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25 July 2018

“You’re quite a marchy generation aren’t you?” my 20-year-old said to me, sympathetically

I know protesting doesn’t change anyone’s mind, but it’s about sending a message.

By Tracey Thorn

I’ve marched twice in the last couple of weeks – once in protest, once in training. The protest was against You Know Who, He Who Shall Not Be Named, and his visit to the UK. I’d had a conversation with my 20-year-olds the night before about the planned demonstrations. They were pretty sceptical. “You’re quite a marchy generation aren’t you?” one of them said, sympathetically.

It is sort of true, although in all honesty, I haven’t marched that many times. But I admitted their counter-arguments made sense to me; I know marching doesn’t change anyone’s mind, but it’s about sending a message, to each other as much as anything.

I mumbled stock phrases at them: morale boosting, solidarity, standing up and being counted, though probably what I should have emphasised more is that protests can be fun. We ended up agreeing to differ. “We don’t need marches, we’ve got the internet,” said the other, which only left me thinking, “Mmm, yeah, how’s that working out for you so far?”

I decided to join the Women’s March, which set off at midday from Portland Place, instead of the later protest, organised by a slightly different collection of figures and groups from the left. It probably doesn’t need to be pointed out that the very fact of having two marches is all very People’s Front of Judea vs Judean People’s Front, but that’s par for the course.

As on the last Women’s March, the home-made signs make the day: so funny, so angry. I try to gauge my own mood as we stomp down Regent Street, and I realise that generally at the moment, I’m not so much angry as scared. I find myself battling against the feeling that the times are out of control, with bad things happening and worse coming, and that too many of the people in charge have no one’s interests at heart but their own.

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On the march itself, though, all that is temporarily silenced by the euphoria of being in this drum-beating, whistling crowd of those-who-refuse-to-go-quietly. I think: maybe they’re all braver than me. They look it, anyway. Although perhaps they think the same in return. My “choose love” T-shirt makes me look defiant, but I feel quite fragile underneath it. Maybe that’s the point.

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Our march finishes in Parliament Square, and after hanging around for a while, trying to meet up with a friend I’ve lost on the way (“I’m under the statue of Palmerston,” she texts, which leads to me traipsing around the square peering at plinths, trying to distinguish Disraeli from Peel), a few of us walk back to Trafalgar Square, just in time to see the second group of marchers arrive. It is a huge and heart-warming crowd, a flood that rushes in to fill every nook and cranny of the square.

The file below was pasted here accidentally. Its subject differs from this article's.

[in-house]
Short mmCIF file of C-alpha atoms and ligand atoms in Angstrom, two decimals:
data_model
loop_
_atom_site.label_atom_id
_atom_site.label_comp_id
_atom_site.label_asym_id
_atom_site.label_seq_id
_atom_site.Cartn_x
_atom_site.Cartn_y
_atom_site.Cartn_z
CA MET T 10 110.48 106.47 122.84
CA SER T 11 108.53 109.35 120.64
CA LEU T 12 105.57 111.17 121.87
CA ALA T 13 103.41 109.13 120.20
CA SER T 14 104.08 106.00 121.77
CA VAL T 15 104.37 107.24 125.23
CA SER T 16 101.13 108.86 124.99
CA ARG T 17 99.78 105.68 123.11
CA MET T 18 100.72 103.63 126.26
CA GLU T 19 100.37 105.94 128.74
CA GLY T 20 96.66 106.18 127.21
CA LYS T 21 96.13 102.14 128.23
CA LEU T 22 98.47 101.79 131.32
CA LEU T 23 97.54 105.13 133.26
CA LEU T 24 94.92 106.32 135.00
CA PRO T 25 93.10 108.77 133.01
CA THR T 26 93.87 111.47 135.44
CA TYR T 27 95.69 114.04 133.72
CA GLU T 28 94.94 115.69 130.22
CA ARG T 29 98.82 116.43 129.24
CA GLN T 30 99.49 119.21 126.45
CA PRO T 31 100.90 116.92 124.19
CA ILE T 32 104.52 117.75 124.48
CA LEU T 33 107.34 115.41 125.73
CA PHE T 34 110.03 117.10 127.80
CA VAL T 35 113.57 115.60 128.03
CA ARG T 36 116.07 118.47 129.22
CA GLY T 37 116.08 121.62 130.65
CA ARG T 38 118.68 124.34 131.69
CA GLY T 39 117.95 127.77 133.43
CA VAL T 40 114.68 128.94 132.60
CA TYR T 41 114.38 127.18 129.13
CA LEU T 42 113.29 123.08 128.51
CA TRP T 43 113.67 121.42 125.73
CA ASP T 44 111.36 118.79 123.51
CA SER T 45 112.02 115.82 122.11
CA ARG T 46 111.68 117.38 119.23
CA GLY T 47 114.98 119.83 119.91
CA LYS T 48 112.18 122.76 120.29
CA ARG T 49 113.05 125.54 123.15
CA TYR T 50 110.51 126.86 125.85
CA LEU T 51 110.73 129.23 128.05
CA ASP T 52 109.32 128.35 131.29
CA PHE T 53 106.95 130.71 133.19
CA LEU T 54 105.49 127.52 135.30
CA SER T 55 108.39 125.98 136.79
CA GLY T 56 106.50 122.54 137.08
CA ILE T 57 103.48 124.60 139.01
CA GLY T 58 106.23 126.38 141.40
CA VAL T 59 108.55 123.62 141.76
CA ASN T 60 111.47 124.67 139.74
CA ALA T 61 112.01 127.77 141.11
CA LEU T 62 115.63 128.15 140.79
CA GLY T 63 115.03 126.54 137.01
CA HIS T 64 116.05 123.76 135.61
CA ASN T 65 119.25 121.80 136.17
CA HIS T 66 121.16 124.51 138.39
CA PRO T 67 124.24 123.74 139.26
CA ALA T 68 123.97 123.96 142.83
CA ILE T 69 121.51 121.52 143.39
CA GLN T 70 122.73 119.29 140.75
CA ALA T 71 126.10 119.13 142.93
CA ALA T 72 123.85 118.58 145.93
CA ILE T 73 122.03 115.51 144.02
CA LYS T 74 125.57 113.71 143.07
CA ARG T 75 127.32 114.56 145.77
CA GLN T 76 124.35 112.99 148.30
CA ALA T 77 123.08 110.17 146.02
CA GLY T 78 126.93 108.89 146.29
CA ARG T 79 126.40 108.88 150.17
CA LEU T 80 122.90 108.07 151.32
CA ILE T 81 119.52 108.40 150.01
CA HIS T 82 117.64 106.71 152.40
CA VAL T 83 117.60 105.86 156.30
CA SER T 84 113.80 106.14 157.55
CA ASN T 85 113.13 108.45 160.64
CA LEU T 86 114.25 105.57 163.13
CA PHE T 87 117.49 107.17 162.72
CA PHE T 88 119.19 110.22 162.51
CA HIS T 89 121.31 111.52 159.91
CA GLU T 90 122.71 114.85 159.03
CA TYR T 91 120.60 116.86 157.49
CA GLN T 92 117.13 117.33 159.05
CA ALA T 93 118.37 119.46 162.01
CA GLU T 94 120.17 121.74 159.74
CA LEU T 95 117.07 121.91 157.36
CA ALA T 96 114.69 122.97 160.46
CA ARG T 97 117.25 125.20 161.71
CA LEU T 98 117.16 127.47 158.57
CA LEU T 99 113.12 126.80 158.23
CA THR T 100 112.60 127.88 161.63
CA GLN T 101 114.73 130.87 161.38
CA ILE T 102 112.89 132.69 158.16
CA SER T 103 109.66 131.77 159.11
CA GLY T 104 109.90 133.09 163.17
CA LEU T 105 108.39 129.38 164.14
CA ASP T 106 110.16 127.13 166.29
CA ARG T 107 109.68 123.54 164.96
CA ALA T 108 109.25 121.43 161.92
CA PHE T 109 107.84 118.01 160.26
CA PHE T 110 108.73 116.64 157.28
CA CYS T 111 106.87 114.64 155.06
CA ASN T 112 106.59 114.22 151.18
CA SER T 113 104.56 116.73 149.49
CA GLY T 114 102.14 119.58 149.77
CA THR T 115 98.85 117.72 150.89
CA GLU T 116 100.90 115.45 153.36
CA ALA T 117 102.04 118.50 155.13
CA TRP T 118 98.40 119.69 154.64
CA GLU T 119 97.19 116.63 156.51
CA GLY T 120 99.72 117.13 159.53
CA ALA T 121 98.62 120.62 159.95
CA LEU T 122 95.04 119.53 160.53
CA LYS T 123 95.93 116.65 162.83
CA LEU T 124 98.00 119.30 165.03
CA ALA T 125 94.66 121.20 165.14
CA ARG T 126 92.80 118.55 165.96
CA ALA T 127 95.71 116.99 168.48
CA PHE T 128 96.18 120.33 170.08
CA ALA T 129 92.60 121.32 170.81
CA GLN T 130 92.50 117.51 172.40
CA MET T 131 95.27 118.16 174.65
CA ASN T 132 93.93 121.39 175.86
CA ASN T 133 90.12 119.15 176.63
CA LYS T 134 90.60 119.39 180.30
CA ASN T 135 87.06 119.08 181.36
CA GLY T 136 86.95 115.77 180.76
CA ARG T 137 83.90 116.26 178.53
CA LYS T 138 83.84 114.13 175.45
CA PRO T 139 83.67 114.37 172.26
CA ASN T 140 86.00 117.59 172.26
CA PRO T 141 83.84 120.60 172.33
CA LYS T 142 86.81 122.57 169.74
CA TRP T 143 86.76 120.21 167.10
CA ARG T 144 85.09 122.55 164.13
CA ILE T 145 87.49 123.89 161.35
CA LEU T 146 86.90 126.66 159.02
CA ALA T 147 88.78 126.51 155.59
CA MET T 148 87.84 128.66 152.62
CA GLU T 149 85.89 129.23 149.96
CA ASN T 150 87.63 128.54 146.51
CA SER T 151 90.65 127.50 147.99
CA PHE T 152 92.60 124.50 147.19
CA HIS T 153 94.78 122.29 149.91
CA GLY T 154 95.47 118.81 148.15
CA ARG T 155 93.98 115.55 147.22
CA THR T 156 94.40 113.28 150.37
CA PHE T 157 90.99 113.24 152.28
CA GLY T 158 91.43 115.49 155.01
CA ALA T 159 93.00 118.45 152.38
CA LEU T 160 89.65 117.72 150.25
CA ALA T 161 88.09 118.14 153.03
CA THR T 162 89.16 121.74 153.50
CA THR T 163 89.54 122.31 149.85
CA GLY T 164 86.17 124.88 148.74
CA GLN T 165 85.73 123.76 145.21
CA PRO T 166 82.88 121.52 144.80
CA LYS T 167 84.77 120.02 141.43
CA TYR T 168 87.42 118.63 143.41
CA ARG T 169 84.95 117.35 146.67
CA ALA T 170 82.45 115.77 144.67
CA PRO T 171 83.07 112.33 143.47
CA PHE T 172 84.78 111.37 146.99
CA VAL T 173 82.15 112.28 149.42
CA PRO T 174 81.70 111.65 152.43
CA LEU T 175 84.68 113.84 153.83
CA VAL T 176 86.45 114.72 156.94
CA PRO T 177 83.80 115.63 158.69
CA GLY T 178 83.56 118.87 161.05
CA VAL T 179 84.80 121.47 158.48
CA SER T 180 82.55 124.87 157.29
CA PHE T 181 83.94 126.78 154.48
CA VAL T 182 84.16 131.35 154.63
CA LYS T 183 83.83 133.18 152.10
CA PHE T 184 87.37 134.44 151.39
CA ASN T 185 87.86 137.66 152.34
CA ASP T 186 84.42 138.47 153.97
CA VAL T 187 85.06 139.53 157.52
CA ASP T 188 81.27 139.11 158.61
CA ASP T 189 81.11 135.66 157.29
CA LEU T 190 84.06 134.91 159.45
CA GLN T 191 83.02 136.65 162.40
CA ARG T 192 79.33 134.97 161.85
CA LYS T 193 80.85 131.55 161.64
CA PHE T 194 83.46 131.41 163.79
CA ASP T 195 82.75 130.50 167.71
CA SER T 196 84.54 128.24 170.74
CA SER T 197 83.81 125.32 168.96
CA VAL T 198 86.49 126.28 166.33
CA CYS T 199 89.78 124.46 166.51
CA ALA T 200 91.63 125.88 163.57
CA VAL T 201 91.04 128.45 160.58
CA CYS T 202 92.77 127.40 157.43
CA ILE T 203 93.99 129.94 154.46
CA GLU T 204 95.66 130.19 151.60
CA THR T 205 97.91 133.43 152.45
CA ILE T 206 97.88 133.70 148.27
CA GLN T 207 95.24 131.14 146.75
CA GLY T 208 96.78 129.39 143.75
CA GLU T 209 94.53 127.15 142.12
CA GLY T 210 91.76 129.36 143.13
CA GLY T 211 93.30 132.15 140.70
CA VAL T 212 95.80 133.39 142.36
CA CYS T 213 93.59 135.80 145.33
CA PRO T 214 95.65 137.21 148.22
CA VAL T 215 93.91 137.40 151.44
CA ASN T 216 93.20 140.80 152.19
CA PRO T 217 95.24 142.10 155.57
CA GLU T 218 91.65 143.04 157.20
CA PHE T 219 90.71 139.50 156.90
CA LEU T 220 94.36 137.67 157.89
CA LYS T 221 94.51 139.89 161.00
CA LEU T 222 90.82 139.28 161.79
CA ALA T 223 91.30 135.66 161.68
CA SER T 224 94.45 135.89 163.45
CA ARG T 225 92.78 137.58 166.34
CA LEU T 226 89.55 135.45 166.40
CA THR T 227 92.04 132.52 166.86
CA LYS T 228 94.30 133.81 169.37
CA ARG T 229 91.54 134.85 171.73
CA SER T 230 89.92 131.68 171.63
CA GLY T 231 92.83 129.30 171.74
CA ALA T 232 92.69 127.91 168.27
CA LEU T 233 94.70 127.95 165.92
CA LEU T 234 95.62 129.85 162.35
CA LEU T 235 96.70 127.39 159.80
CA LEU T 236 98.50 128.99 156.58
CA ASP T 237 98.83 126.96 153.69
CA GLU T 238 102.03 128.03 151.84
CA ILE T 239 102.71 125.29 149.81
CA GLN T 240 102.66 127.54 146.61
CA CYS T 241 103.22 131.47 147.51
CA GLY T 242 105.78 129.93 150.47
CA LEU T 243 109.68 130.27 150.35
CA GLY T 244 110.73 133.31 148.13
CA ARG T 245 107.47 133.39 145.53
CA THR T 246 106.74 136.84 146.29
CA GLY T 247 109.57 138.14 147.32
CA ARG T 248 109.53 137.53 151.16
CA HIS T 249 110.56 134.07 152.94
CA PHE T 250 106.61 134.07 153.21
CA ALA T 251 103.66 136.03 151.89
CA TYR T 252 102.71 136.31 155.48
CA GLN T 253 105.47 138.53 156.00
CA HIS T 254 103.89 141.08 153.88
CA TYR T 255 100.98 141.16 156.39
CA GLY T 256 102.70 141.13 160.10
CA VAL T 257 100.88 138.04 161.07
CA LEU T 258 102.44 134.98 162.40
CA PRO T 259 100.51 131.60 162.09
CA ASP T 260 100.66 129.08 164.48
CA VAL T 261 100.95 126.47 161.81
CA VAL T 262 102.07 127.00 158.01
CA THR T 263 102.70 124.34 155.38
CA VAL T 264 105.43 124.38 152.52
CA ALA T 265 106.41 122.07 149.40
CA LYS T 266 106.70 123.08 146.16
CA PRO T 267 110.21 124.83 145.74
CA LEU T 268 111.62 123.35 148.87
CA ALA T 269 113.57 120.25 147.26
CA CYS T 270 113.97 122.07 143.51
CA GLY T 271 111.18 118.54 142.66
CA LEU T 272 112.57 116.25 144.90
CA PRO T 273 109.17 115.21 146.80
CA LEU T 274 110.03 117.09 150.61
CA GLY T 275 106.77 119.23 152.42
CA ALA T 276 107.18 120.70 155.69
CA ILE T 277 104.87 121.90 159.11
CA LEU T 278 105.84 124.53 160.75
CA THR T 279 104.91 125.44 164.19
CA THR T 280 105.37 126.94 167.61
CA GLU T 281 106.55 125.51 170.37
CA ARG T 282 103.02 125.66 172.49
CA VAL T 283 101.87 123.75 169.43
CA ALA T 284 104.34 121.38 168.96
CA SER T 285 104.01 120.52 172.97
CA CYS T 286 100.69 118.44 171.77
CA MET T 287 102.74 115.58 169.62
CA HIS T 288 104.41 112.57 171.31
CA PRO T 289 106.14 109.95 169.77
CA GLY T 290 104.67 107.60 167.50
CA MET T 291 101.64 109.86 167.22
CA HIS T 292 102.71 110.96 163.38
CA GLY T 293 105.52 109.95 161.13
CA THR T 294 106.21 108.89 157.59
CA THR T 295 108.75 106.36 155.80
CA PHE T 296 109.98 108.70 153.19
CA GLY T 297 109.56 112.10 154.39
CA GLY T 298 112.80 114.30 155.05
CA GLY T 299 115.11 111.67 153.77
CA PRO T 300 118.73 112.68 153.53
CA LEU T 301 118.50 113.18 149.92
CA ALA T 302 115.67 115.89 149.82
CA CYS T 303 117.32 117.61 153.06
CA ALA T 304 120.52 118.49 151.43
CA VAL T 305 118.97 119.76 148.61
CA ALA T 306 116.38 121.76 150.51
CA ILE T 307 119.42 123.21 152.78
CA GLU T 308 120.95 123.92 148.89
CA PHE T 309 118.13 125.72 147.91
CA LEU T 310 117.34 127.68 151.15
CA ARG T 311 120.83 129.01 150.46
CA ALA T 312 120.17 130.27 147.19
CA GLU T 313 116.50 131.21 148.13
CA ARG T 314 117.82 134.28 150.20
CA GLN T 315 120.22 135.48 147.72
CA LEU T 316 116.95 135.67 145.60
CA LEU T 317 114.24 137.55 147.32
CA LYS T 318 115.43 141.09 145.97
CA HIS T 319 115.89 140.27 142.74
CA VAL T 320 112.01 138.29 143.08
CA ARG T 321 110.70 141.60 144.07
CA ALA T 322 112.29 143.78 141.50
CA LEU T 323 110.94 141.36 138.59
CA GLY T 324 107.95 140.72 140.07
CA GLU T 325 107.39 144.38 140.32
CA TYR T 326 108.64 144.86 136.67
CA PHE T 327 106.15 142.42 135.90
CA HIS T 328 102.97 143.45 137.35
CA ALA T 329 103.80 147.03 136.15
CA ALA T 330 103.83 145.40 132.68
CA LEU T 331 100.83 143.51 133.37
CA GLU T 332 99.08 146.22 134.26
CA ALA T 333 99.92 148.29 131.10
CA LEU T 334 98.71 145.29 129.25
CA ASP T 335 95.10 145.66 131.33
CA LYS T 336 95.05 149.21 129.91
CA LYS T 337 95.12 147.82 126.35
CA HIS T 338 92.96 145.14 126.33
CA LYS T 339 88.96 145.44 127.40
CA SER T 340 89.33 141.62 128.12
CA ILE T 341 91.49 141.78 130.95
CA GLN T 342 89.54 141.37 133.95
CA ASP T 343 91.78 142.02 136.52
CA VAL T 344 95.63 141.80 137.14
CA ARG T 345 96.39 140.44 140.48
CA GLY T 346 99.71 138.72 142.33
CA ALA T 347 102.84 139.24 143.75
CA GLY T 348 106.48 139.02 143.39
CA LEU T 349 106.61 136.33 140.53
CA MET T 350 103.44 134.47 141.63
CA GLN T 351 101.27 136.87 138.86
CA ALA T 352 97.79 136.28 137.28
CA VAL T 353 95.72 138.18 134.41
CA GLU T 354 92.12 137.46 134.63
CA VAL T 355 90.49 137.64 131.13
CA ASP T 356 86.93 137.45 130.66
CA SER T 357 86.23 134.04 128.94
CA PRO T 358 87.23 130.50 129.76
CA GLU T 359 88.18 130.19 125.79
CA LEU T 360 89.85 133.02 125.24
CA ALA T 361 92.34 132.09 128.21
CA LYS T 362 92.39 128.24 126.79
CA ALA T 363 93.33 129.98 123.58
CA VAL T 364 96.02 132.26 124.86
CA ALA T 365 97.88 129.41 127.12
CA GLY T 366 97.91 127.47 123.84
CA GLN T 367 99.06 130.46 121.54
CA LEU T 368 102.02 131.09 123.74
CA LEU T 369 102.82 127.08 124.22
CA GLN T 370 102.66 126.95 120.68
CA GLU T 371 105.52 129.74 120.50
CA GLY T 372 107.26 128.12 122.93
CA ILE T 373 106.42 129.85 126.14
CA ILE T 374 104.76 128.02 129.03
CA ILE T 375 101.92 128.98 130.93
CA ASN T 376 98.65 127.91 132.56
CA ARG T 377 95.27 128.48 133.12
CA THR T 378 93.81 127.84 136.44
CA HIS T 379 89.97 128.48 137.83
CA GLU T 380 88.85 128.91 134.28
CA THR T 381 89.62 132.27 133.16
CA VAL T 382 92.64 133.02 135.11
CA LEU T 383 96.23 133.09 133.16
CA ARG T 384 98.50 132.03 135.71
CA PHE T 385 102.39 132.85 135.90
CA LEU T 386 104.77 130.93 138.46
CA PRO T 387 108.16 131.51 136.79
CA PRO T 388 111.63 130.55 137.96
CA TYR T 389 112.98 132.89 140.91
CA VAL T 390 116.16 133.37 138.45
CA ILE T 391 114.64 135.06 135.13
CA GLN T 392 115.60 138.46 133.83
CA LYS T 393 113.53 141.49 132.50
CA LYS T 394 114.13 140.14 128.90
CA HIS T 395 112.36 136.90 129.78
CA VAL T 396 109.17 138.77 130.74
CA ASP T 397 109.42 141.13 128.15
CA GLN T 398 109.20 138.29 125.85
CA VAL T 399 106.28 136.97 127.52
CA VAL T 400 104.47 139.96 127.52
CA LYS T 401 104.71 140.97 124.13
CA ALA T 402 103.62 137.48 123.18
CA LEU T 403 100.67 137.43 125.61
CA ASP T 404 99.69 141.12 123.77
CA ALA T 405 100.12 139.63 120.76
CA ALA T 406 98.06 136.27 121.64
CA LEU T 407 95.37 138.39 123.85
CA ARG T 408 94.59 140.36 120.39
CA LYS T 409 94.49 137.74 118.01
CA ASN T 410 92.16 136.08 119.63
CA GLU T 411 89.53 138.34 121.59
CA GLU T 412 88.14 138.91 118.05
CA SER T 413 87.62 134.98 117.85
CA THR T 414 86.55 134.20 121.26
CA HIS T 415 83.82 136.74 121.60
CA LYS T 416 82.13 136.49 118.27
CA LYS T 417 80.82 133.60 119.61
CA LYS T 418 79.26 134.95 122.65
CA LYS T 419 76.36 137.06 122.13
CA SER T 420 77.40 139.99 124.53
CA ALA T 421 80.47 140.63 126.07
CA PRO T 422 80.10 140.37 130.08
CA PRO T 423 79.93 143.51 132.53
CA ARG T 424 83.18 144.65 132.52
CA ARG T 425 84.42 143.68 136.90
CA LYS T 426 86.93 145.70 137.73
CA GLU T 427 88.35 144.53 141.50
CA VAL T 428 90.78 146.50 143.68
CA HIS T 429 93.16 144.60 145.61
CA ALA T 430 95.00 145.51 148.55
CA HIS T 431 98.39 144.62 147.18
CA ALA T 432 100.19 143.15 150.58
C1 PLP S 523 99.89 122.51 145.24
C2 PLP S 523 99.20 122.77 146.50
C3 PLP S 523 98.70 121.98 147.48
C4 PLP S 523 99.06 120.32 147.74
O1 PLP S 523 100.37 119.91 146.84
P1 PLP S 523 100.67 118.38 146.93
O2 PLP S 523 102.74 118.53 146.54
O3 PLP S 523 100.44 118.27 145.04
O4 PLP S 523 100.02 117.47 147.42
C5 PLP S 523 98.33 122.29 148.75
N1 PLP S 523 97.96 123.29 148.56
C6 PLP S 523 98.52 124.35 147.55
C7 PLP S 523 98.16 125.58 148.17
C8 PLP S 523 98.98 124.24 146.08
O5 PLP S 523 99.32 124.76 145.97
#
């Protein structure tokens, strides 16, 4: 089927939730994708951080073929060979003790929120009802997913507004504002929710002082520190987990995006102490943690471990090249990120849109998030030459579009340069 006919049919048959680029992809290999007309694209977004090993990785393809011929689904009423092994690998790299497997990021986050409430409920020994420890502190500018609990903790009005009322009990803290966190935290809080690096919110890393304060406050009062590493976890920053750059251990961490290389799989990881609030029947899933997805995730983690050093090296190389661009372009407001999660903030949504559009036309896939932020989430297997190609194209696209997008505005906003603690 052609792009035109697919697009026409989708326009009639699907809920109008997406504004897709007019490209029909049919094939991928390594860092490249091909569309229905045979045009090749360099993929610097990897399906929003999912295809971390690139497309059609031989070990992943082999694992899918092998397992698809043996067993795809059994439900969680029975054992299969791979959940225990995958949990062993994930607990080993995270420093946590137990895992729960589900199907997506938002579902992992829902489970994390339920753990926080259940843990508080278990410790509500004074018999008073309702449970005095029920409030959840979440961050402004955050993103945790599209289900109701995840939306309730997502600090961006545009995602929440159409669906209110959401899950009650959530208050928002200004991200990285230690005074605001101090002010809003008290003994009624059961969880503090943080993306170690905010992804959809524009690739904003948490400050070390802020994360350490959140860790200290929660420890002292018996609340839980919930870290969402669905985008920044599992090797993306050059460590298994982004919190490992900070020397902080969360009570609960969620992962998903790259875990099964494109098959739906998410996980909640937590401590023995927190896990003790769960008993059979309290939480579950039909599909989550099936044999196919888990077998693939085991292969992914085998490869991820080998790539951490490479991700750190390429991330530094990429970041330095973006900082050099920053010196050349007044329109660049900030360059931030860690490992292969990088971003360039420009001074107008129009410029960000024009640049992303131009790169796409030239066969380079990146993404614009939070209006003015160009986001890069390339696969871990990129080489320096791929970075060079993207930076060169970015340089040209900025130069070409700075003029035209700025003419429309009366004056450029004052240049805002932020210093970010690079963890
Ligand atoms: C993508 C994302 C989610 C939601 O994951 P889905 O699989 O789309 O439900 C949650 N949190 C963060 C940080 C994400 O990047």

Some speeches begin from the podium, and I start to feel a bit lectured, even by people I broadly agree with. I think marches are probably better when they finish with music. The first one I ever went on, organised by Rock Against Racism and the Anti-Nazi League in 1978, was famous for ending with a concert in Victoria Park featuring the Clash and X-Ray Spex. Would I have gone without the music? Possibly not.

Two days after this latest protest, I was marching round Hyde Park, in training for a charity walk I’m doing in September to raise money for Help Refugees. The temperature was due to reach 30 degrees again, so we set off at 8.30am, and yet still managed to become overheated and dehydrated. By now, I’d got a blister (“Honestly, the things I do for democracy,” I joked facetiously) and so when, later still, I went out into the baking evening to see Róisín Murphy play live outside Somerset House, I had plasters on.

My feet were hurting all over. As I danced in flat, thin-soled sandals, the cobbles underfoot felt hard and unforgiving. My legs were heavy, and it was too hot. But still, the music was infectious, and I had a plastic glass of wine in my hand, and I kind of wished this had been how the marches had finished. “Sing it back, sing it back to me,” sang Róisín from the stage, and we did, all of us in unison, with our arms in the air, a crowd united, this time by pleasure. 

This article appears in the 22 Jul 2020 issue of the New Statesman, Summer special